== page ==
Lowrider Cruising Spaces

By Ben Chappell

Américo Paredes Center for Cultural Studies
University of Texas at Austin, USA

This paper will be published in the forthcoming volume
edited by Marc Priewe: Representations of Chicano/a Cultures

*excerpt from beginning of text:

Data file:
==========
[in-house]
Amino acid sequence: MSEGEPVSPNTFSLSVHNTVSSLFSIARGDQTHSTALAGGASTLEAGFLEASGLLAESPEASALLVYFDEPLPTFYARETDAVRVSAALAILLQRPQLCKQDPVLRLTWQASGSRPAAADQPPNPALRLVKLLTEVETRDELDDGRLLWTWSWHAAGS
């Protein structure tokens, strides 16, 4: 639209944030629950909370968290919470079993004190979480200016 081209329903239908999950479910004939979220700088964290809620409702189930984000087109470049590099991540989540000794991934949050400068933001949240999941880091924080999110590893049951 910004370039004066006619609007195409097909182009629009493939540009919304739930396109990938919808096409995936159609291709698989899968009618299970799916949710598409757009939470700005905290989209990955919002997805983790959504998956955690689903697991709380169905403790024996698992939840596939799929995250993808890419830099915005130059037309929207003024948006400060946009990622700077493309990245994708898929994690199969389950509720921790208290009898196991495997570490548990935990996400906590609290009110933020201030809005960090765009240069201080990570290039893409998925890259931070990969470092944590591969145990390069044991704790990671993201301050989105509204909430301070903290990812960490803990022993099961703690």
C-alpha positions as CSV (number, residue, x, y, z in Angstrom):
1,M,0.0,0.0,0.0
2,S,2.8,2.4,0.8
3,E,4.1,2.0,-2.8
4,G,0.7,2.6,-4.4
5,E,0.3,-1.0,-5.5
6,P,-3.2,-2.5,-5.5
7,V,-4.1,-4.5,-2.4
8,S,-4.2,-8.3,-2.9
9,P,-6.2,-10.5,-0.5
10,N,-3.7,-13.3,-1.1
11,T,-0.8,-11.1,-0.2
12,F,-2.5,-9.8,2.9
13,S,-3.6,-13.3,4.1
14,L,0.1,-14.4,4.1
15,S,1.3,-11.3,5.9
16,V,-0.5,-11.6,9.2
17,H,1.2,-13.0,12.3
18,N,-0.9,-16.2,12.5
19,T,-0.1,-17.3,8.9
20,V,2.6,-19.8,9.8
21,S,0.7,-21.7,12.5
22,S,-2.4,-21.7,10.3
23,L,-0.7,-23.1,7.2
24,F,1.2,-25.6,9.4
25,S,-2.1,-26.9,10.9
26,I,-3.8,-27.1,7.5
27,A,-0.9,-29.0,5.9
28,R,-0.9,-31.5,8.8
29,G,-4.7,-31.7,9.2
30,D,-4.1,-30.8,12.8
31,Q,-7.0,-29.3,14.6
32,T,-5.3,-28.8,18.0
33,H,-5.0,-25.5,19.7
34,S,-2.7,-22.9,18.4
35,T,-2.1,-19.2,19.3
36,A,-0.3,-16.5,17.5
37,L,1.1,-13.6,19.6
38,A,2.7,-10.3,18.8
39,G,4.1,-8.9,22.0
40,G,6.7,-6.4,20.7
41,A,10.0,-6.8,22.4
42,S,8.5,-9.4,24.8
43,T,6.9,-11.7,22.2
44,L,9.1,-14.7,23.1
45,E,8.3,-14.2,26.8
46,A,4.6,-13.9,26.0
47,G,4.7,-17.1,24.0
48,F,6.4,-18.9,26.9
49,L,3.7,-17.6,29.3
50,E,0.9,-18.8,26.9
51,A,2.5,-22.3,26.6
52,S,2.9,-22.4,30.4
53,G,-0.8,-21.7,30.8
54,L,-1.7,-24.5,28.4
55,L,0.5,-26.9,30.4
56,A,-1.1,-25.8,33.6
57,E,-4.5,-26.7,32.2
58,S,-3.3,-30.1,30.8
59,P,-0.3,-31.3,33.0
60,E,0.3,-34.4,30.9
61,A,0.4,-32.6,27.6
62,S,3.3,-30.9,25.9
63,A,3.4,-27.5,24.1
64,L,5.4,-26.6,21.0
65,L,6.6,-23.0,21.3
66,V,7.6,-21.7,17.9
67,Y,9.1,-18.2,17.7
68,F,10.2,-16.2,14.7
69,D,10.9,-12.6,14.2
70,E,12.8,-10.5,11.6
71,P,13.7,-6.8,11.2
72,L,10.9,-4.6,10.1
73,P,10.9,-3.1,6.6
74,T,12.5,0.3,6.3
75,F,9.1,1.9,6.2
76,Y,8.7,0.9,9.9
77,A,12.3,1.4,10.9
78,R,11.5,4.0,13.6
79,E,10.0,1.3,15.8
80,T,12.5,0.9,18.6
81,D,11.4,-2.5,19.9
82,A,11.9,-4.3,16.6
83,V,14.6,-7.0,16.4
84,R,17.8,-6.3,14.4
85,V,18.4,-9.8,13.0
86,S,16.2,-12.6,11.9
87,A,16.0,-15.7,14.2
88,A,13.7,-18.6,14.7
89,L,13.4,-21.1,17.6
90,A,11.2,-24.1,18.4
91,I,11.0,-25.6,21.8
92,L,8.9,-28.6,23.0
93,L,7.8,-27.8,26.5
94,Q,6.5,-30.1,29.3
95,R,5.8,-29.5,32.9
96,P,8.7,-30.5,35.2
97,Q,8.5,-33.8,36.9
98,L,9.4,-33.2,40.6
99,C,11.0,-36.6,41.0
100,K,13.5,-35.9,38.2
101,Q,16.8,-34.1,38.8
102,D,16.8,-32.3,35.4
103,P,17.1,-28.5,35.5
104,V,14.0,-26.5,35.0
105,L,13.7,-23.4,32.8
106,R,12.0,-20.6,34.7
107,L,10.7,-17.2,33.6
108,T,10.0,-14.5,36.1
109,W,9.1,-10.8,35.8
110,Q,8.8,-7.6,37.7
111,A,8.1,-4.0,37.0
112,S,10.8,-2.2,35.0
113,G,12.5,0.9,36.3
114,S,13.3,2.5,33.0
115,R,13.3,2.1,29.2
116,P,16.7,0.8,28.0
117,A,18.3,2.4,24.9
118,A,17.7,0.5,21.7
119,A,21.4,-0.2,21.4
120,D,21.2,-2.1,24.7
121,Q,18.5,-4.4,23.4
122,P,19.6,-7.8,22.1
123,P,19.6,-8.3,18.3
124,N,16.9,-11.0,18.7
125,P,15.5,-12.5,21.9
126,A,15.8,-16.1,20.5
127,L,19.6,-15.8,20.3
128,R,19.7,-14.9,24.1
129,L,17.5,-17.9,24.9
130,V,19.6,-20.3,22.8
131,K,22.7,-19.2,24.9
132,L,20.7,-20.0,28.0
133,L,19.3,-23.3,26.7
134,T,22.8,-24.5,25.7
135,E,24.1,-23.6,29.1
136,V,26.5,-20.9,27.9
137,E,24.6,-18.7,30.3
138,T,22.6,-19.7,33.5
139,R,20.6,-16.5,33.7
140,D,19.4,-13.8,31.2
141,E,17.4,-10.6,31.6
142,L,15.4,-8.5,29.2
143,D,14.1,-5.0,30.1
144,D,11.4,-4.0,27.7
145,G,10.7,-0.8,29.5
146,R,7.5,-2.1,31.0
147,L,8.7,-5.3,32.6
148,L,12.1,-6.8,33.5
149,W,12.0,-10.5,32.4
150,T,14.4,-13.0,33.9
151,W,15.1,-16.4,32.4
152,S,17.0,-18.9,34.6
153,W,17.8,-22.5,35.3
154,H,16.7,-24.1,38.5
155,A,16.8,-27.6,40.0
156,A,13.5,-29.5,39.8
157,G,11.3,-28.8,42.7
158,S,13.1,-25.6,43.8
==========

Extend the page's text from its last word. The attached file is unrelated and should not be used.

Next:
Lowriders are cars customized and driven in U.S. cities mostly by Mexican Americans in the southwest. In this paper I will argue that lowriding is a space-making practice, and interpretation that draws attention to several aspects of the car as a focus for cultural activity and social relations. First, it becomes clear that a car is a “space” or a site itself, a kind of mobile room which can be occupied by human bodies, yet with the help of internal combustion, moved easily from one location to another. In this way, one field of spatial production engaged by lowriders is the customization and decoration of the interior of the car as a luxurious pleasure zone, a small home for the owner and a place to entertain guests, perhaps friends who join the owner in cruising, or who they meet along the way. Moving outward from the space of the car itself, we can also view lowriders as mechanical bodies which move in space. This is the issue I will address in what follows.

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